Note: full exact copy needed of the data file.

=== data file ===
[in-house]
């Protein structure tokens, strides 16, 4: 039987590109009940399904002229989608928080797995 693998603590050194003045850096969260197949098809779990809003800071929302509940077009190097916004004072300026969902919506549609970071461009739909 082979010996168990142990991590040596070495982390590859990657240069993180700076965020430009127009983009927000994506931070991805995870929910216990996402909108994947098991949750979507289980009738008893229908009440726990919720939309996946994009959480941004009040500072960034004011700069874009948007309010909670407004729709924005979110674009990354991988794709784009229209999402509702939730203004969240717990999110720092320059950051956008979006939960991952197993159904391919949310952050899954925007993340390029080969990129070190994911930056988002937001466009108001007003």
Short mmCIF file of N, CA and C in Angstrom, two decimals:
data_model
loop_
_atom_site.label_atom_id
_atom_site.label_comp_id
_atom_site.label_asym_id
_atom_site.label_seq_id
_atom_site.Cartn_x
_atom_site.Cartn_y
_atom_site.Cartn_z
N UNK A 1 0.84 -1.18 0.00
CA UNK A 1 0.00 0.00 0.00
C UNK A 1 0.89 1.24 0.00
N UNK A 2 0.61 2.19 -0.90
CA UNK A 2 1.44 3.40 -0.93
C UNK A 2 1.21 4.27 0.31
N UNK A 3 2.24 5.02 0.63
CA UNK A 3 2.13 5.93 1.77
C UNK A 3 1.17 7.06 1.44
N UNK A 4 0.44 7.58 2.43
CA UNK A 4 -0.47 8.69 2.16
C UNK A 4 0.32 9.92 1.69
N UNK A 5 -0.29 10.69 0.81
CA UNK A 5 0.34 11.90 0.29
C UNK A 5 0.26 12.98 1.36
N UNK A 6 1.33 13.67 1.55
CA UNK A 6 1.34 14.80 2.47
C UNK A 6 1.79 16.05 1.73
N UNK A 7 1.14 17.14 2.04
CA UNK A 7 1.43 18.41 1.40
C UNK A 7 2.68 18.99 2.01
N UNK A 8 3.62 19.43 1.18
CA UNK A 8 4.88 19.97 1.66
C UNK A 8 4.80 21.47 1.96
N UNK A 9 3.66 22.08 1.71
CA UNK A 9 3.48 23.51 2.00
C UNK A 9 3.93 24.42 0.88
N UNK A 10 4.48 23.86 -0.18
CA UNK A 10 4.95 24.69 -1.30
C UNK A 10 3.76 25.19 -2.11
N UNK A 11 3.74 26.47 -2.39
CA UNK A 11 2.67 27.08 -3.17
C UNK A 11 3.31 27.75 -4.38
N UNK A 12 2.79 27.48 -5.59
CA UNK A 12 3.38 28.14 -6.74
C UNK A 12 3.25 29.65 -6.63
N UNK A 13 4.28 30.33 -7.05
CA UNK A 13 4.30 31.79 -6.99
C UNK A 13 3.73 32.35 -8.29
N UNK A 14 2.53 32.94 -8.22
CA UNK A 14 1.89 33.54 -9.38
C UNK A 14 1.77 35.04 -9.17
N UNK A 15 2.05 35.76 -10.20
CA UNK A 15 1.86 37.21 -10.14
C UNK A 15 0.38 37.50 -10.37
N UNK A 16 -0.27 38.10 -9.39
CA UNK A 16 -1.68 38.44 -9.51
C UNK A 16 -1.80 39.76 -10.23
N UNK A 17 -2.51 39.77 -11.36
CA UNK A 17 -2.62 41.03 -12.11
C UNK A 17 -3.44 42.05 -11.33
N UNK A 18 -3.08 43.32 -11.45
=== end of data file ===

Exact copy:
[in-house]
């Protein structure tokens, strides 16, 4: 039987590109009940399904002229989608928080797995 693998603590050194003045850096969260197949098809779990809003800071929302509940077009190097916004004072300026969902919506549609970071461009739909 082979010996168990142990991590040596070495982390590859990657240069993180700076965020430009127009983009927000994506931070991805995870929910216990996402909108994947098991949750979507289980009738008893229908009440726990919720939309996946994009959480941004009040500072960034004011700069874009948007309010909670407004729709924005979110674009990354991988794709784009229209999402509702939730203004969240717990999110720092320059950051956008979006939960991952197993159904391919949310952050899954925007993340390029080969990129070190994911930056988002937001466009108001007003």
Short mmCIF file of N, CA and C in Angstrom, two decimals:
data_model
loop_
_atom_site.label_atom_id
_atom_site.label_comp_id
_atom_site.label_asym_id
_atom_site.label_seq_id
_atom_site.Cartn_x
_atom_site.Cartn_y
_atom_site.Cartn_z
N UNK A 1 0.84 -1.18 0.00
CA UNK A 1 0.00 0.00 0.00
C UNK A 1 0.89 1.24 0.00
N UNK A 2 0.61 2.19 -0.90
CA UNK A 2 1.44 3.40 -0.93
C UNK A 2 1.21 4.27 0.31
N UNK A 3 2.24 5.02 0.63
CA UNK A 3 2.13 5.93 1.77
C UNK A 3 1.17 7.06 1.44
N UNK A 4 0.44 7.58 2.43
CA UNK A 4 -0.47 8.69 2.16
C UNK A 4 0.32 9.92 1.69
N UNK A 5 -0.29 10.69 0.81
CA UNK A 5 0.34 11.90 0.29
C UNK A 5 0.26 12.98 1.36
N UNK A 6 1.33 13.67 1.55
CA UNK A 6 1.34 14.80 2.47
C UNK A 6 1.79 16.05 1.73
N UNK A 7 1.14 17.14 2.04
CA UNK A 7 1.43 18.41 1.40
C UNK A 7 2.68 18.99 2.01
N UNK A 8 3.62 19.43 1.18
CA UNK A 8 4.88 19.97 1.66
C UNK A 8 4.80 21.47 1.96
N UNK A 9 3.66 22.08 1.71
CA UNK A 9 3.48 23.51 2.00
C UNK A 9 3.93 24.42 0.88
N UNK A 10 4.48 23.86 -0.18
CA UNK A 10 4.95 24.69 -1.30
C UNK A 10 3.76 25.19 -2.11
N UNK A 11 3.74 26.47 -2.39
CA UNK A 11 2.67 27.08 -3.17
C UNK A 11 3.31 27.75 -4.38
N UNK A 12 2.79 27.48 -5.59
CA UNK A 12 3.38 28.14 -6.74
C UNK A 12 3.25 29.65 -6.63
N UNK A 13 4.28 30.33 -7.05
CA UNK A 13 4.30 31.79 -6.99
C UNK A 13 3.73 32.35 -8.29
N UNK A 14 2.53 32.94 -8.22
CA UNK A 14 1.89 33.54 -9.38
C UNK A 14 1.77 35.04 -9.17
N UNK A 15 2.05 35.76 -10.20
CA UNK A 15 1.86 37.21 -10.14
C UNK A 15 0.38 37.50 -10.37
N UNK A 16 -0.27 38.10 -9.39
CA UNK A 16 -1.68 38.44 -9.51
C UNK A 16 -1.80 39.76 -10.23
N UNK A 17 -2.51 39.77 -11.36
CA UNK A 17 -2.62 41.03 -12.11
C UNK A 17 -3.44 42.05 -11.33
N UNK A 18 -3.08 43.32 -11.45